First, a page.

Legend or not, Sean Connery was NOT what author Ian Fleming had in mind when he created the iconic super spy, James Bond.

As production of the first Bond film began in 1960, Fleming’s opinion of the bodybuilding Scotsman could hardly have been lower. Upon seeing Connery for the first time, Ian Fleming brushed off the burly actor with disgust. “I am looking for Commander Bond and not an over-grown stuntman.”

An intelligence officer during World War II, Fleming had a concrete image of Bond, and believed only one man had the looks and demeanor of the fictional super spy. It took the support of millions of fans AFTER Dr. No conquered the box office to convince him Connery could play the part.

But whom did Fleming believe was the one man with the looks and style of the coolest secret agent in movie history?

Hoosier singer, songwriter and actor Hoagy Carmichael.

Born in Bloomington, Indiana, in 1899, Hoagy Carmichael developed his musical talents under the tutelage of his mother, who had earned a side income by playing piano at silent movie houses and private parties. She immersed Hoagy in piano playing, and he showed great aptitude for it. His musical talents quickly flourished.

Although he primarily played ragtime jazz in his early days, Carmichael was attracted to the hot jazz in New York City and played with some of the style’s most legendary performers, Louis Armstrong, Tommy Dorsey, Duke Ellington and Gene Krupa among them.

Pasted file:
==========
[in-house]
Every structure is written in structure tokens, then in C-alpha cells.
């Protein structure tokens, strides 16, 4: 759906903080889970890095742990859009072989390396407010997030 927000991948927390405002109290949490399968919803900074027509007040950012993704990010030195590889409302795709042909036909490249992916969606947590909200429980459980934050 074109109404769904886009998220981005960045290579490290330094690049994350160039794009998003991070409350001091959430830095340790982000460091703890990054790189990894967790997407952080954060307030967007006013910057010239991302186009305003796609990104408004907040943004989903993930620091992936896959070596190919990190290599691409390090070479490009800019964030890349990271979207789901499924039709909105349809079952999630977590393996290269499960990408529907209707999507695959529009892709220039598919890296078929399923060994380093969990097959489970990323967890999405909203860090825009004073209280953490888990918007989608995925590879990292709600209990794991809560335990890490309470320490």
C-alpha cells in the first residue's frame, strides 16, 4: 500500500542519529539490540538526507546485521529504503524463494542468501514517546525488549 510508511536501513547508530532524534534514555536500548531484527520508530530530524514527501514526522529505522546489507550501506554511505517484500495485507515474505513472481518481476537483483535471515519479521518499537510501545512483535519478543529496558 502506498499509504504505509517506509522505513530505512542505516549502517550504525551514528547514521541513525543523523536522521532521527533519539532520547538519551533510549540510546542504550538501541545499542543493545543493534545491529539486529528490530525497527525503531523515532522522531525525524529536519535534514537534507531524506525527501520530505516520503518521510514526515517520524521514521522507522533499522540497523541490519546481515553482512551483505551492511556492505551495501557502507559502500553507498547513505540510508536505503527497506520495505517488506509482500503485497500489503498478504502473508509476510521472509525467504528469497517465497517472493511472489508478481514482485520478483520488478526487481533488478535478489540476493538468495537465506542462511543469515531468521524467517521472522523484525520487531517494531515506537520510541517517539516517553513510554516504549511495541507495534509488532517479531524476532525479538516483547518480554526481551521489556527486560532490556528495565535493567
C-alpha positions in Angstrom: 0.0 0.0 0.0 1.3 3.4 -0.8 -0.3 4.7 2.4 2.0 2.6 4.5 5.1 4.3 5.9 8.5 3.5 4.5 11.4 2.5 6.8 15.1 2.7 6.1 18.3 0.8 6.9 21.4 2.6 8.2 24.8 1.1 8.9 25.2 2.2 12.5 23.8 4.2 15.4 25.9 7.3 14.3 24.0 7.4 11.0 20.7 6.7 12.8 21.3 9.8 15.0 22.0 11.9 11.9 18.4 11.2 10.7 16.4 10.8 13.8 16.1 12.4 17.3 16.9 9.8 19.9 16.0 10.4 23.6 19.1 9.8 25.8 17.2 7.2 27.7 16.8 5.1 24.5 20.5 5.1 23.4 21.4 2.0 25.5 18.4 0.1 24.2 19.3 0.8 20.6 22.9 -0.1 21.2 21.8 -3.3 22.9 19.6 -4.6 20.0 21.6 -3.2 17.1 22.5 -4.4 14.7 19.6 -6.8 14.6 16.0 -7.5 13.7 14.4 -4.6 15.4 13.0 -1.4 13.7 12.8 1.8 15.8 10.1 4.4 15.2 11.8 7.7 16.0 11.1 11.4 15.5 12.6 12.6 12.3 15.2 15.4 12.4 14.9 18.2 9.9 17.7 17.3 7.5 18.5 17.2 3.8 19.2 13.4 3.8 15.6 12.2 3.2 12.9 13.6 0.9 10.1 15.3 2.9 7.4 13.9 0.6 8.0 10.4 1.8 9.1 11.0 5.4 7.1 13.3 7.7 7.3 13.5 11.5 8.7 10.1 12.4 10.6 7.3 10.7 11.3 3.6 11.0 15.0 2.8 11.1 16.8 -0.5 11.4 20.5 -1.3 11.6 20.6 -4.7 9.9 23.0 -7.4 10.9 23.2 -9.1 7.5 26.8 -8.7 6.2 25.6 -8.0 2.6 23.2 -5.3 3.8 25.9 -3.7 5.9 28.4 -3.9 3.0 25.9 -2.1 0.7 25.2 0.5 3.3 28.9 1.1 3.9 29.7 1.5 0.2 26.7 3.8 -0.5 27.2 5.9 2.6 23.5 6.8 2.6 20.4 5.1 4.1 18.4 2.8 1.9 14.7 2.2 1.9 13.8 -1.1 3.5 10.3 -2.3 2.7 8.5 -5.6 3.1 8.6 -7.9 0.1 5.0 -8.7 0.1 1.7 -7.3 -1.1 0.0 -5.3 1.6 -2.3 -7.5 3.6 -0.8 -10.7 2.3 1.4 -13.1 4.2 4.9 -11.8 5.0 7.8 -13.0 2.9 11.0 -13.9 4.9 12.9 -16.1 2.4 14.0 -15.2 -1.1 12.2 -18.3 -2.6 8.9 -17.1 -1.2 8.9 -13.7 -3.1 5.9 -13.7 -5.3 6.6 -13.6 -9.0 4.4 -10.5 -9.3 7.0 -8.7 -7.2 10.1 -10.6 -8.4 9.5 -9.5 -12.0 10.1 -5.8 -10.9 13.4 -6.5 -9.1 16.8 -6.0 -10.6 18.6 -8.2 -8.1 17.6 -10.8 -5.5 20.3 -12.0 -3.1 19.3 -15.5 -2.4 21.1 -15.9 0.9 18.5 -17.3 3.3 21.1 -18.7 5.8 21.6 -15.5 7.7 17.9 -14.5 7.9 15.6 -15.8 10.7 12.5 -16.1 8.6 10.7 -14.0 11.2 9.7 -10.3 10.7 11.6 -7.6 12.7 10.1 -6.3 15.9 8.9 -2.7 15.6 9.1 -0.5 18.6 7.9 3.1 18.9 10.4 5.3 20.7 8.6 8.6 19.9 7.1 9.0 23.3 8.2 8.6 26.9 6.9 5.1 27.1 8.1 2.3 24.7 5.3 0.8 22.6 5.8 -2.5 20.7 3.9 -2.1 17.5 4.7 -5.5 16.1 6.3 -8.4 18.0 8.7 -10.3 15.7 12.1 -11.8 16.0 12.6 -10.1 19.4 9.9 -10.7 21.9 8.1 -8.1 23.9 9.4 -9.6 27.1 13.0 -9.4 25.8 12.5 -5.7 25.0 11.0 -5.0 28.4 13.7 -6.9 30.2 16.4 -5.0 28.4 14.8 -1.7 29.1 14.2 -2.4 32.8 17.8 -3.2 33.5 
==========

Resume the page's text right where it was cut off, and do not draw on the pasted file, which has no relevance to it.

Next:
During his lengthy music career, he composed hundreds of songs for jazz musicians, with 1927’s “Star Dust” remaining his most well-known song. Unlike some hardline jazz musicians, Hoagy welcomed the new technology of the 30s and 40s, taking advantage of advances in electronic amplification and recording (he believed his singing was far weaker than his piano playing, and took help where he could get it).


He also branched out in entertainment. Using his connections in the music industry, he began nabbing small parts in motion pictures. Hoagy Carmichael’s talents and good looks transformed him into a much sought-after character actor in the 1940s, culminating in a role in The Best Years of Our Lives, in 1946. The film would win seven (!) Academy Awards. 

Hoagy Carmichael enjoyed his success, and the financial freedom and fame it provided, and his taste in fine clothes, fine food, and exotic locales was well-known among the Hollywood elite. Hoagy was seen everywhere and anywhere, and always in fine dress. 


In 1951 he shared an Academy Award for Best Song with “In the Cool, Cool, Cool of the Evening” featured in the motion picture Here Comes the Groom. Years later, he would also compose the music for the state song of Georgia, “Georgia On My Mind.”

It is likely this era of Carmichael’s life, and his frequent appearance in motion pictures of the day, that inspired Ian Fleming’s image of James Bond. Fleming described Carmichael and Bond in the same terms, a good-looking man, …”But there was something a bit cruel in the mouth, and the eyes were cold.”

This comparison to Carmichael extended so far as to have a character in Casino Royale, the first James Bond novel, to remark the secret agent looked a lot like the singer. The comparison is made again by another character in the third Bond novel, Moonraker.

Fleming huffed and puffed during the first film’s production, but the box office receipts of Dr. No caused Ian Fleming to readily accept Sean Connery in the iconic role…especially since Connery’s films would make Fleming a very wealthy man.

Hoagy Carmichael passed away in 1981 and was buried in Bloomington, Indiana, at Rose Hill Cemetery, leaving behind a rich legacy of popular music, and a firm place as a legendary songwriter of the early 20th century. His honors include a place on the Hollywood Walk of Fame and the Songwriters Hall of Fame, a bronze outside the IU Auditorium, and a collection of his memorabilia in the Hoagie Carmichael Room at IU’s Morrison Hall.